NWORA Remembrance Vol.4 - NE99


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Page 70 of 97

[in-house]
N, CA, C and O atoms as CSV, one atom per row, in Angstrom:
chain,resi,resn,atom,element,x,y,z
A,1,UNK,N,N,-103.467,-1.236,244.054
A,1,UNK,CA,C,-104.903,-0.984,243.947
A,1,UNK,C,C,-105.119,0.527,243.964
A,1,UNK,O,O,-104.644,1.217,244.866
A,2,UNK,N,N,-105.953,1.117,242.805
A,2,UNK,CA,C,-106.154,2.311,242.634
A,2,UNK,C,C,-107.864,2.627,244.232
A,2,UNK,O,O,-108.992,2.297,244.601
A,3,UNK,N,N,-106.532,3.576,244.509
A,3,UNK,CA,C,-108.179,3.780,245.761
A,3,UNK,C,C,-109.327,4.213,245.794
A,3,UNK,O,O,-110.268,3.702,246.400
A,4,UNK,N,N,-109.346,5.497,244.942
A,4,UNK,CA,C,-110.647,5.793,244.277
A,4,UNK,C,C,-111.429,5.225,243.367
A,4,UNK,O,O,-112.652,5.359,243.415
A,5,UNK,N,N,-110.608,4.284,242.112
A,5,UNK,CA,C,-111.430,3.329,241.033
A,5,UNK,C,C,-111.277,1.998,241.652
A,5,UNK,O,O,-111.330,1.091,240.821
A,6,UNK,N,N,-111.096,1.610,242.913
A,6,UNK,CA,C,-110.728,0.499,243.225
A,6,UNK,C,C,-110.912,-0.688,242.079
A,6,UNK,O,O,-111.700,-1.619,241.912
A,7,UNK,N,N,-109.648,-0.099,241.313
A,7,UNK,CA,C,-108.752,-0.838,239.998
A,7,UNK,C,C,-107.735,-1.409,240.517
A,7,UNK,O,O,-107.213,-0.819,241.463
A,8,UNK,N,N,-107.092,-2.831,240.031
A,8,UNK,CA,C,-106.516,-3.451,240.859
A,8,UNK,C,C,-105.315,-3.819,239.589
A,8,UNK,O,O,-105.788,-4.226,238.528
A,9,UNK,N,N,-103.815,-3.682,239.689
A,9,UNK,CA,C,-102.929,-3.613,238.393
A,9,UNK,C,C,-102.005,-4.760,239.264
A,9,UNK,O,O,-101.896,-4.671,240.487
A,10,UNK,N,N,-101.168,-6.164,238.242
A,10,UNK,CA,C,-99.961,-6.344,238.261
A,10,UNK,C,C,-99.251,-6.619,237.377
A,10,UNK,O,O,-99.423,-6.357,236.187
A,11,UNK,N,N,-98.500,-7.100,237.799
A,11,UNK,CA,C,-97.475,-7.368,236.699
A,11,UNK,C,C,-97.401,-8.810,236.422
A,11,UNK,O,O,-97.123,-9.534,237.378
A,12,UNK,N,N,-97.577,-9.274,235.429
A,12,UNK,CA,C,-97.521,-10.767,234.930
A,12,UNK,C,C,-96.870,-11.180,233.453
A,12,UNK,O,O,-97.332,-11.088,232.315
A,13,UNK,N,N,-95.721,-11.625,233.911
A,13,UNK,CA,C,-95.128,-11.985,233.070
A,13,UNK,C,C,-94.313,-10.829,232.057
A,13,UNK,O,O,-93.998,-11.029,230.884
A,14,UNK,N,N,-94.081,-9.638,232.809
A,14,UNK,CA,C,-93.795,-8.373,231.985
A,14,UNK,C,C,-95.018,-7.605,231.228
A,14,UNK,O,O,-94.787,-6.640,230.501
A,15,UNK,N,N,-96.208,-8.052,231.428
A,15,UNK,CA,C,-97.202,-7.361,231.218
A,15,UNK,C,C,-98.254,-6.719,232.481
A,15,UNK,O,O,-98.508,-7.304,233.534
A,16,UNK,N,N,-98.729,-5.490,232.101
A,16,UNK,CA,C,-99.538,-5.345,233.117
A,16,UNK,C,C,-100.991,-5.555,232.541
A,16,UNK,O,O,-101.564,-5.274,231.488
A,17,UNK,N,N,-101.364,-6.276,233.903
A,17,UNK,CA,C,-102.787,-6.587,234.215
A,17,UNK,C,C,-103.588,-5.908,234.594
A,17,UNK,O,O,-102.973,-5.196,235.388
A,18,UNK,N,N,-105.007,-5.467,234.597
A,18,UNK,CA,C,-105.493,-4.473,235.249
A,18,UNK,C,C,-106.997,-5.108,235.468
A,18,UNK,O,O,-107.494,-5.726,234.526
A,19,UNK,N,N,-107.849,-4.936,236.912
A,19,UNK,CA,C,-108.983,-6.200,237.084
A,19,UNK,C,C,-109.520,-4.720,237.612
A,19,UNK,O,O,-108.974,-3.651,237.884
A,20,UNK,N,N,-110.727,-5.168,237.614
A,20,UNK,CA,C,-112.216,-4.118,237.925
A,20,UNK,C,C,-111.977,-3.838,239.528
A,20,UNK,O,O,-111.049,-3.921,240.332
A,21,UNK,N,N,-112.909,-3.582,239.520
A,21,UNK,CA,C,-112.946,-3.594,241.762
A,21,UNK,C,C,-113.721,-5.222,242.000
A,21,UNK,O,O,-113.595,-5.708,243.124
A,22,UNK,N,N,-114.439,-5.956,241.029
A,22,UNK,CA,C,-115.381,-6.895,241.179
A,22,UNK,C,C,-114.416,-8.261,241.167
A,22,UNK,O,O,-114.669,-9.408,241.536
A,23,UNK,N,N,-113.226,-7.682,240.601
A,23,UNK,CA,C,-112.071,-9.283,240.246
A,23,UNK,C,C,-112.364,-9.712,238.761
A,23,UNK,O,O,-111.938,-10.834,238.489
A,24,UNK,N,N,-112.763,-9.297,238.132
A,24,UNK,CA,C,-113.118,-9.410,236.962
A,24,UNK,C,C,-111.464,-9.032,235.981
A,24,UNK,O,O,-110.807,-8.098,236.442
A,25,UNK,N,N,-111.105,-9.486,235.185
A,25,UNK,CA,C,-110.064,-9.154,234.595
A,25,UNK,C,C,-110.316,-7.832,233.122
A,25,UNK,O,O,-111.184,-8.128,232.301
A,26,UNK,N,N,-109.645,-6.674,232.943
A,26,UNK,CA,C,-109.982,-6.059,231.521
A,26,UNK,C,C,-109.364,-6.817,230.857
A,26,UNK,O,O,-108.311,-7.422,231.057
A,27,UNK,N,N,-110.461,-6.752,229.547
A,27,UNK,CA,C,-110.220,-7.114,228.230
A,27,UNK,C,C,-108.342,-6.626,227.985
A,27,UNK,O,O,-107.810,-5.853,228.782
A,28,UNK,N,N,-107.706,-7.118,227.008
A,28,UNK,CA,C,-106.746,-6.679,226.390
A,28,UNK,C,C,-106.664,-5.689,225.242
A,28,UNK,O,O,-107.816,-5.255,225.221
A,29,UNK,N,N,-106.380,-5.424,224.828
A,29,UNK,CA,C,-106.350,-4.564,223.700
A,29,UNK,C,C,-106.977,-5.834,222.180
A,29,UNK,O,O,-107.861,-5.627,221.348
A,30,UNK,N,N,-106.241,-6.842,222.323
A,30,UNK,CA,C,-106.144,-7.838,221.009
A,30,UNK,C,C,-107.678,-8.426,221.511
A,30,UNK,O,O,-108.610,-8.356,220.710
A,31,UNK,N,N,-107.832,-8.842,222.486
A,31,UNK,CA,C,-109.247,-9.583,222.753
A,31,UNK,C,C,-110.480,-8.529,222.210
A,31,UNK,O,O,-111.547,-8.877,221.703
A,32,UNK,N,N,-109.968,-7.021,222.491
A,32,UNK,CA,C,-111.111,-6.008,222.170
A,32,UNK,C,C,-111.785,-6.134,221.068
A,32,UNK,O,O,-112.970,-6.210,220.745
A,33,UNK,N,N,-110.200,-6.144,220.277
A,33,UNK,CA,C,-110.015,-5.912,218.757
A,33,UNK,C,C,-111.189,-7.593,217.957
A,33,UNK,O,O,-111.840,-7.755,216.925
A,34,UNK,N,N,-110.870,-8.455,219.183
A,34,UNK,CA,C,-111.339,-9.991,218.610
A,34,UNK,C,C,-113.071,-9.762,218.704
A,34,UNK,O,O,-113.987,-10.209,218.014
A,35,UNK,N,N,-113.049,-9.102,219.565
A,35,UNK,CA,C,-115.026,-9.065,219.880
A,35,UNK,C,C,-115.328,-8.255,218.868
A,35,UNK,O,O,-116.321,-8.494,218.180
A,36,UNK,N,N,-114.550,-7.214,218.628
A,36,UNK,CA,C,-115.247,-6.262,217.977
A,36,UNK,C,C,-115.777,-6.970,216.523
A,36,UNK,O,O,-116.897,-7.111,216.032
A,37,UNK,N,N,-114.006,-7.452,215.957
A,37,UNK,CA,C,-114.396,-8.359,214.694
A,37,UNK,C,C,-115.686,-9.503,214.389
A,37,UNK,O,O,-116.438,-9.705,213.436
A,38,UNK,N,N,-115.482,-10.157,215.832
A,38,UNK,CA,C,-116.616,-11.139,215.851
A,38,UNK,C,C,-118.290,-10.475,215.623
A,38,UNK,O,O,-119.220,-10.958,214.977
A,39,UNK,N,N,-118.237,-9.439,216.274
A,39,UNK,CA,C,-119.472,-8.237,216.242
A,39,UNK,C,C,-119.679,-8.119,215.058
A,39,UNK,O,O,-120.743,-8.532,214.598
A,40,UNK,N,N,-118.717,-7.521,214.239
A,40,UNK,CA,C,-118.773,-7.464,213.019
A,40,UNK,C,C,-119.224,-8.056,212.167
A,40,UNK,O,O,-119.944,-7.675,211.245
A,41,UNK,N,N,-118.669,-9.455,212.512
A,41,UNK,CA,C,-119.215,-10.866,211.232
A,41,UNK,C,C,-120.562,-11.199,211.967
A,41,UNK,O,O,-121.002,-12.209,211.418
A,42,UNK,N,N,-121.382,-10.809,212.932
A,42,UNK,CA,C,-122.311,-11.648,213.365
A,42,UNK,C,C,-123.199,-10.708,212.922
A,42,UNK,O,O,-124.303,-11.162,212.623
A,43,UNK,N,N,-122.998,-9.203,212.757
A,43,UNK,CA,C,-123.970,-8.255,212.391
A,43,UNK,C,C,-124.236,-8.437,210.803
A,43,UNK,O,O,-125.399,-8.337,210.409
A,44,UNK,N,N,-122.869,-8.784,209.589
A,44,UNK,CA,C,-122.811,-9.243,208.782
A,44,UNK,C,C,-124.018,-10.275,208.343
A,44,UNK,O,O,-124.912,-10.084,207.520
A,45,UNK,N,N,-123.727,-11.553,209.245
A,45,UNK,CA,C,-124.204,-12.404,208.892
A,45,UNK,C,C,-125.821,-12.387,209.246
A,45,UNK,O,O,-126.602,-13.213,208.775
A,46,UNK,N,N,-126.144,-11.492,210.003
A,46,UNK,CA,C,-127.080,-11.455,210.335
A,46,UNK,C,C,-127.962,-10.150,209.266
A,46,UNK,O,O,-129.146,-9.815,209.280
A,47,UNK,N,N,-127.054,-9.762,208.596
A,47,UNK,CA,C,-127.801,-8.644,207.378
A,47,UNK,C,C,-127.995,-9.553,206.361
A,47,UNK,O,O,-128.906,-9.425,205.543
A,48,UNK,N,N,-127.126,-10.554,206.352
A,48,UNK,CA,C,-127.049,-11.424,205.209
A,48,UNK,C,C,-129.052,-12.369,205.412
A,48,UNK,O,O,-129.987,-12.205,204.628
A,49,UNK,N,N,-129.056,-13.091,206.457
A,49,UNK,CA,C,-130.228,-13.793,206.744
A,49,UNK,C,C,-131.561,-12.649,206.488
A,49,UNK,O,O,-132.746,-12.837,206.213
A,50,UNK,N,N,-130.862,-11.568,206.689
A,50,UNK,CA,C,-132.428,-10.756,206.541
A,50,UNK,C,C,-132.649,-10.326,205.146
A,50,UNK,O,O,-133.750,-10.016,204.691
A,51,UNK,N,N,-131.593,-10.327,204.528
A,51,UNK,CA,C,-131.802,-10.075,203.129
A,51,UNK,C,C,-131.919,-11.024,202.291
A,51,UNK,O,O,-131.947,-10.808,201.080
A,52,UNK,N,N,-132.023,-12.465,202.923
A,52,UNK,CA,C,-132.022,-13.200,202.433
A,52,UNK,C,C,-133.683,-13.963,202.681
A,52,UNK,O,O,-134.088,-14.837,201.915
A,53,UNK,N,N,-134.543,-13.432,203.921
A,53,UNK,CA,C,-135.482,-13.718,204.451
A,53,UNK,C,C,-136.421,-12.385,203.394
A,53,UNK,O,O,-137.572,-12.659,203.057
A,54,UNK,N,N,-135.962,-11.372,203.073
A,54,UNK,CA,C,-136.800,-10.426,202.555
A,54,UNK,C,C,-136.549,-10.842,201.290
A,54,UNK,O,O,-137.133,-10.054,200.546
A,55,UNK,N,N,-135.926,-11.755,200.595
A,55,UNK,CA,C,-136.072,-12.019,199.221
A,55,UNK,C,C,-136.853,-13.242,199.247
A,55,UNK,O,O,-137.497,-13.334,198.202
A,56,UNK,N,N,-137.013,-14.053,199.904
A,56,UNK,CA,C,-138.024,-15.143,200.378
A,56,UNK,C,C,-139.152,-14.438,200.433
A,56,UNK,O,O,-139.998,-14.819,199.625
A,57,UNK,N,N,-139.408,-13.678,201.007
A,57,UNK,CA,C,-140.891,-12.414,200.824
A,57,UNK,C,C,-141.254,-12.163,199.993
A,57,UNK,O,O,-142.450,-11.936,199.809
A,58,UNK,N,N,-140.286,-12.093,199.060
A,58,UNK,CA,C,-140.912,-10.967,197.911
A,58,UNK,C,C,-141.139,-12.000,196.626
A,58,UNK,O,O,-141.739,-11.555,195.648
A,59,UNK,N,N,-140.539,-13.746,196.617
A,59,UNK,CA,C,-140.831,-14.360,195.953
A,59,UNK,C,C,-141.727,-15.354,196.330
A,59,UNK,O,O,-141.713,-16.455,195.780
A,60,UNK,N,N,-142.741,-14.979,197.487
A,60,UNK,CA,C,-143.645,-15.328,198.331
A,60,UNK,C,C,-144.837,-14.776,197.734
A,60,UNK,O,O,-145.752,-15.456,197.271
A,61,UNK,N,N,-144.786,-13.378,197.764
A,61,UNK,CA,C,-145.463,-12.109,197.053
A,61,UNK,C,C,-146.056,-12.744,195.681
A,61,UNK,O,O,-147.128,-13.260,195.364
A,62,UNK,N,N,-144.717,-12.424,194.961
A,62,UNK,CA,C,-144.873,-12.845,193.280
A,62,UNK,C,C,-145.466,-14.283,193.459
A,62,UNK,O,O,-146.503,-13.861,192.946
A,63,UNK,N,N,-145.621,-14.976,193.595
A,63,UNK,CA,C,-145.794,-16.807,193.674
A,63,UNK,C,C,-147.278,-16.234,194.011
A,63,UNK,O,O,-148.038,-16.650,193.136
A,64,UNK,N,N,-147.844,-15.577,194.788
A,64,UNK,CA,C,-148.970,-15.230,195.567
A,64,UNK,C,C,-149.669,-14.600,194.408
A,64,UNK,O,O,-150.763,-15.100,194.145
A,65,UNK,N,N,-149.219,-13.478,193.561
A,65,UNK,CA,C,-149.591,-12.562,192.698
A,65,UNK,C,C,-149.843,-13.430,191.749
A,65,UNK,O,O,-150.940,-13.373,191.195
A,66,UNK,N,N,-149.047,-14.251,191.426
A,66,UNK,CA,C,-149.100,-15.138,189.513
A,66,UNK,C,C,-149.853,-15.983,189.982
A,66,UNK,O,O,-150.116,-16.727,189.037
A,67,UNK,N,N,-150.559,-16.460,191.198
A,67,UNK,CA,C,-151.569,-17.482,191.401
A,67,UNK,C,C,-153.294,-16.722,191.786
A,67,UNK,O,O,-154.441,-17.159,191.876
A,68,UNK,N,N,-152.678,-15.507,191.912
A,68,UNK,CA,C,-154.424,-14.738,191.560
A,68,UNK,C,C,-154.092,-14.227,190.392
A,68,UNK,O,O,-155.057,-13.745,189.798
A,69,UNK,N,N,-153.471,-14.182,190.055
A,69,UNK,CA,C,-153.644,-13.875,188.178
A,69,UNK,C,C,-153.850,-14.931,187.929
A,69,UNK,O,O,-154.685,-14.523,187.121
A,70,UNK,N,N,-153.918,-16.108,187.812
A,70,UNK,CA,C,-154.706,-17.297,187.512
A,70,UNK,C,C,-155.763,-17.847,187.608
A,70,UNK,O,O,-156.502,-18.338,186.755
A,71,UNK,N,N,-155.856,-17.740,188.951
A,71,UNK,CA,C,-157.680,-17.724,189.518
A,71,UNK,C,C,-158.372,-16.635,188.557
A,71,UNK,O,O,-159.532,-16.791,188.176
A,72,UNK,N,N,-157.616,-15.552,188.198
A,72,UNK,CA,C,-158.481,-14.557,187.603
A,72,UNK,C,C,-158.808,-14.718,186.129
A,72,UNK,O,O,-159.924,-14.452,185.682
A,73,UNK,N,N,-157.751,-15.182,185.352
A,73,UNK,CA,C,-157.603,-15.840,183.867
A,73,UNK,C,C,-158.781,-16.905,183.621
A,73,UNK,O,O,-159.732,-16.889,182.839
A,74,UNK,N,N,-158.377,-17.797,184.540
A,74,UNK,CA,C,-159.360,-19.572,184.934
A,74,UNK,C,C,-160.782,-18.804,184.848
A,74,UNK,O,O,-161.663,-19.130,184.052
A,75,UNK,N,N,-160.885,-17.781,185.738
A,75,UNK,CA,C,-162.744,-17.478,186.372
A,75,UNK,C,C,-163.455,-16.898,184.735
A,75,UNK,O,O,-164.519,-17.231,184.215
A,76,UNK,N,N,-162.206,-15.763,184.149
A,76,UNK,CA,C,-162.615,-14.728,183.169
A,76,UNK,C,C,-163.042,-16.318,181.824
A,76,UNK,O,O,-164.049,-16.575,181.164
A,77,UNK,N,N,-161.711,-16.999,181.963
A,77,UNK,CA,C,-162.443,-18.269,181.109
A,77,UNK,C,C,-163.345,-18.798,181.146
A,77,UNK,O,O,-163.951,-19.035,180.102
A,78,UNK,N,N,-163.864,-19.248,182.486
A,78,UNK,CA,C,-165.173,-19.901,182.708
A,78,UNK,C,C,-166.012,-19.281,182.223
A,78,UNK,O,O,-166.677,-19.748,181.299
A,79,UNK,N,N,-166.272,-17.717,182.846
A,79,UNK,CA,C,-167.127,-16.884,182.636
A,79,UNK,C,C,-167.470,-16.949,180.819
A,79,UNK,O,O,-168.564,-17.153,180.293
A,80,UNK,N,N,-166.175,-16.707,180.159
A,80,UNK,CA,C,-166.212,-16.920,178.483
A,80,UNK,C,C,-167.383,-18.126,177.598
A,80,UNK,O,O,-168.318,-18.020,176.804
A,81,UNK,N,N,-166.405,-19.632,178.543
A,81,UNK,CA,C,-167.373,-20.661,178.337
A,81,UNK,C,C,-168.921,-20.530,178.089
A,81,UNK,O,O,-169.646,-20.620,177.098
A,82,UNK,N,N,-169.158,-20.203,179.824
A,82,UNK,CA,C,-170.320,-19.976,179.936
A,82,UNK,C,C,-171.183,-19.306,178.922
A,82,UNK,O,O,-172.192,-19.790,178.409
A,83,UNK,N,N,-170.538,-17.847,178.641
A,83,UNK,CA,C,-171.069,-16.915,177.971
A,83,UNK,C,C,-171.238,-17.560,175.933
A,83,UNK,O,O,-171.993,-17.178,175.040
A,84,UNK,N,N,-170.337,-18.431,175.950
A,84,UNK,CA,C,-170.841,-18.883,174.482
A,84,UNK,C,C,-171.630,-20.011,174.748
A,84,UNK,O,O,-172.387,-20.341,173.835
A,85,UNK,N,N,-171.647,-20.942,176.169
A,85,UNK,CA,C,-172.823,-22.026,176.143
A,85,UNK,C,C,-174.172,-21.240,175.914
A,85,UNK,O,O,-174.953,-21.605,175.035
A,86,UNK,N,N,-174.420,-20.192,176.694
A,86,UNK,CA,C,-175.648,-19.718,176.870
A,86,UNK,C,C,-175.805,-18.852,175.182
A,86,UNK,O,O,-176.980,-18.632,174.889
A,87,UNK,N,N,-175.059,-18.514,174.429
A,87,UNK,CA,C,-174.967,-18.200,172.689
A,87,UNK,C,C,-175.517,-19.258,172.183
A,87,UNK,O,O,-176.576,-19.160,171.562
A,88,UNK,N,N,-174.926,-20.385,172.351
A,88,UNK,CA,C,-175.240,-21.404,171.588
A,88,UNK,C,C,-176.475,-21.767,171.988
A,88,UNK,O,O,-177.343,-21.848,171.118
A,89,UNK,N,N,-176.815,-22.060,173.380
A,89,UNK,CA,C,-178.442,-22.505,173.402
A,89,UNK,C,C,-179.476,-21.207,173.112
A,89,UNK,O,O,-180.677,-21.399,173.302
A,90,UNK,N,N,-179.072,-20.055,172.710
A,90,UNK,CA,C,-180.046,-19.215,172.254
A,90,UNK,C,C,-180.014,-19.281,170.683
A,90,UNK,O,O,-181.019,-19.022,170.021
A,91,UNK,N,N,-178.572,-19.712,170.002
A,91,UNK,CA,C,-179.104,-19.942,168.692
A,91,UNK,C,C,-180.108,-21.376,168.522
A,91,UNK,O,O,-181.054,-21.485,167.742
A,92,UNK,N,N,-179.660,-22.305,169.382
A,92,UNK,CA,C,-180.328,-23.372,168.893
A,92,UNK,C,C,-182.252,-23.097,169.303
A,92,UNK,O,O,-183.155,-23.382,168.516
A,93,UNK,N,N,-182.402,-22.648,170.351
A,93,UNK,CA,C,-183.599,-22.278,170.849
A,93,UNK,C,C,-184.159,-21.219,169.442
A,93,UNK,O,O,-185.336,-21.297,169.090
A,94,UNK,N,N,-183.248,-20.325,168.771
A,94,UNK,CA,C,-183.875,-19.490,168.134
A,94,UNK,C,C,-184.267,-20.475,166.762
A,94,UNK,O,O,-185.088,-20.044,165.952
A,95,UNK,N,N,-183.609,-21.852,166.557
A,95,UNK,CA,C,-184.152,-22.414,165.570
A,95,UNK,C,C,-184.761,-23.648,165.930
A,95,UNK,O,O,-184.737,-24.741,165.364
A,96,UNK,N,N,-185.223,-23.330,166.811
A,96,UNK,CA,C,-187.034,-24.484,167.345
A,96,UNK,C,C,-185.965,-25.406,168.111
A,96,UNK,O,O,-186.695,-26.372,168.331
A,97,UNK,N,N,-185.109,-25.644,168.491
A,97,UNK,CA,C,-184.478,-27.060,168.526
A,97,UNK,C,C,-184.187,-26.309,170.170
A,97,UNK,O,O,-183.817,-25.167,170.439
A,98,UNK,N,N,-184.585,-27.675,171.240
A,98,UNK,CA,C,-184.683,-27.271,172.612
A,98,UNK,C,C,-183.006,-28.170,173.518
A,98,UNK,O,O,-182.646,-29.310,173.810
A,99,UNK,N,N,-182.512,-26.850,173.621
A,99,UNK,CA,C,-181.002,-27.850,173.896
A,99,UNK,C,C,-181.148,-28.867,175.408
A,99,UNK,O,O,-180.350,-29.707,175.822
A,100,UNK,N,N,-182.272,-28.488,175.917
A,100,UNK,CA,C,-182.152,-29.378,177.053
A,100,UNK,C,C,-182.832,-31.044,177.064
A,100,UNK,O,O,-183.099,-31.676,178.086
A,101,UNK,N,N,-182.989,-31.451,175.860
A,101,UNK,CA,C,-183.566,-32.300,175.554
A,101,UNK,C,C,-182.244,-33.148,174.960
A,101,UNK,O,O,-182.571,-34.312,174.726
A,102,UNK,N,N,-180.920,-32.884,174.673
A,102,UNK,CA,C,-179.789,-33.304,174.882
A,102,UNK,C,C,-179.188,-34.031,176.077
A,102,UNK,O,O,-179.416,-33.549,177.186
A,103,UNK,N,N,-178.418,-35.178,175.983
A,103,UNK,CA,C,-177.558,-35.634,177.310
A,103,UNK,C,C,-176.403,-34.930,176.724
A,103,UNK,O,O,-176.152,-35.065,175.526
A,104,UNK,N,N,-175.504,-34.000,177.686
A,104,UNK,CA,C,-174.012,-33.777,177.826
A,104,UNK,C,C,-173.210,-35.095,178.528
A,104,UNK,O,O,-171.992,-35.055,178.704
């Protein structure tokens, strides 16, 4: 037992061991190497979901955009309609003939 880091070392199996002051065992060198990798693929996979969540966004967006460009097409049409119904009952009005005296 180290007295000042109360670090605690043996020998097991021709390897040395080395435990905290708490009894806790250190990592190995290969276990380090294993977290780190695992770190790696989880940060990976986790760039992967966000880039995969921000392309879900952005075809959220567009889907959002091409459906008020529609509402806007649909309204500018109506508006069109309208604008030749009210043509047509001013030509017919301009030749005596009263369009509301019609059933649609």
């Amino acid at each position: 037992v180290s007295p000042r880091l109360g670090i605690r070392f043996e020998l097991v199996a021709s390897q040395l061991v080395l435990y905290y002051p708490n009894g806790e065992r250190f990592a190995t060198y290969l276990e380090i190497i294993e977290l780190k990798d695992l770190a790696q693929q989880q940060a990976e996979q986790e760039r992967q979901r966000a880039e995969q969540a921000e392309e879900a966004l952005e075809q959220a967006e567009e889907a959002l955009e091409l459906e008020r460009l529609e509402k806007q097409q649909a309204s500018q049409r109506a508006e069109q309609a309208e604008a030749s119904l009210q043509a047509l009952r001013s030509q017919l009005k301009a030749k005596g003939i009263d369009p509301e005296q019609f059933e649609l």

Forget-me-not 66 I n this war, what of right and what of wrong? Not much of right perhaps and very much of wrong. But there are degrees in wrong, and sometimes, by comparison, wrong becomes almost right. The Armed Peace, the peace of gnns and Dreadnoughts and sabre- rattlers, has come to its predestined end. Its armaments were made for war. Its war-makers and war-traders have done their work for the last ten years. They have been foiled time after time, but they have their way at last. Their last and most fatal weapon was the ultimatum. If Servia [sic]had not given them their chance they would have found their pretext somewhere else. When a nation or a continent prepares for war it will get it sooner or later. To prepare for war is to breed a host of men who have no other business, and another host who find profit in blood. When the war began it had very little meaning. The intrigues of rival despotisms, Slav and Teuton, lie far from the apprehension of democratic western Europe. That the third and greatest Balkan war was imminent the people or the west might believe, but they felt no call to take part in it. The peoples of Europe do not hate each other. The springs of war come from the few impelled by greed and glory. Diplomacy in Europe has been for years the cover for robbery in Asia or Africa. Of all the nations concerned, not one had any wish to fight, and Belgium alone stood with clean hands. And this fact gave the war its meaning. The invasion of Belgium changed the whole face of affairs. As by a lightning flash, the issue was made plain; the issue of' the sacredness of law. The rule of the soldier or the rule of the citizen; the rule of fear or the rule of law. Germany stands for the rule of the soldier. This was made clear when, a year ago, she passed under the yoke at Zabern. Britain stands for the rule of law. In spite of her lapses in Imperialism, the soldier is still the servant of the people, not their master. The highest conception of human relations is embodied in the word Law. Law is the framework of civilization. Law is the condition of security, happiness, and progress. War is the denial of all law. It makes scrap-paper of all the solemn agreements men and nations have established for their mutual good. "Parchment is parchment," said the German Chancellor in 1911, "steel is force." The rape of Belgium made scrap-paper of the parchment of International Law. The sowing of mines in the fairways of commerce made scrap-paper of the rights of neutral nations. The torture of the Belgian people made scrap-paper of the rights of noncombatants. War may never be righteous, but is sometimes honourable. In honourable war armies fight armies; armies do not fight private citizens. If armies give no needless provocation they will receive none. The sacking of Malines, Aersehot, Dinant is no act of honourable war. The wreck of Louvain, historic Louvain, five hundred years the venerated centre of Catholic erudition, at the hands of blood-drunk soldiers, was an act of dishonourable war. It marks a stain on the record of Germany which the years will not efface. "A needed example," say the apologists for crime. The Duke of Alva gave the same" needed example" to these same people in his day. For centuries the words" Spanish blood" struck terror into peopIe's hearts throughout the Netherlands. For centuries to come the word" Prussian" will take its hated place. The good people of Germany do not burn universities. They are helpless in the hands of a monster of their own creation. The affair at Zabern a year ago testified to their complete subjugation. All the virtues are left to them save only the love of freedom. This the mailed fist has taken away. The Germany of today is an anachronism. Her ideals in science are of the twentieth century; her ideals in politics are of the sixteenth. Her rulers have made her the most superb fighting machine in a world soul-weary of fighting. For victors in shining armour the modern world has no place. It will not worship them, it will not obey them. It will not respect those who either worship or obey. It finds no men good enough to rule over other men against their will. A great nation which its own people do not control is a nation with- out a government. It is a derelict on the international sea. It is a danger to its neighbours, a greater danger to itself. Of all the many issues good or bad which may come from this war, none is more important than this : that the German people should take possession of Germany. [The foregoing is part of "The Canadian Contingent" by John A. Cooper, Editor of The Canadian Courier, and published as part of the Appendix in The Great War in Europe by Thomas H. Russell, copyright 1914 J.R. Peper.] Remembrance Vol.4 The Rape of Belgium by David Starr Jordan [Few educators and leaders of opinion in the United States are better known in Canada than Dr. David Starr Jordan, for twenty-five years President and now the Chancellor of Leland Stanford University, California. He is a great internationalist, and for thirty years a sympathetic first-hand student of European politics. He was in Germany on his way home from the Balkans when the [First World] war broke out, and wrote the following from out the very edge of the war clouds.]

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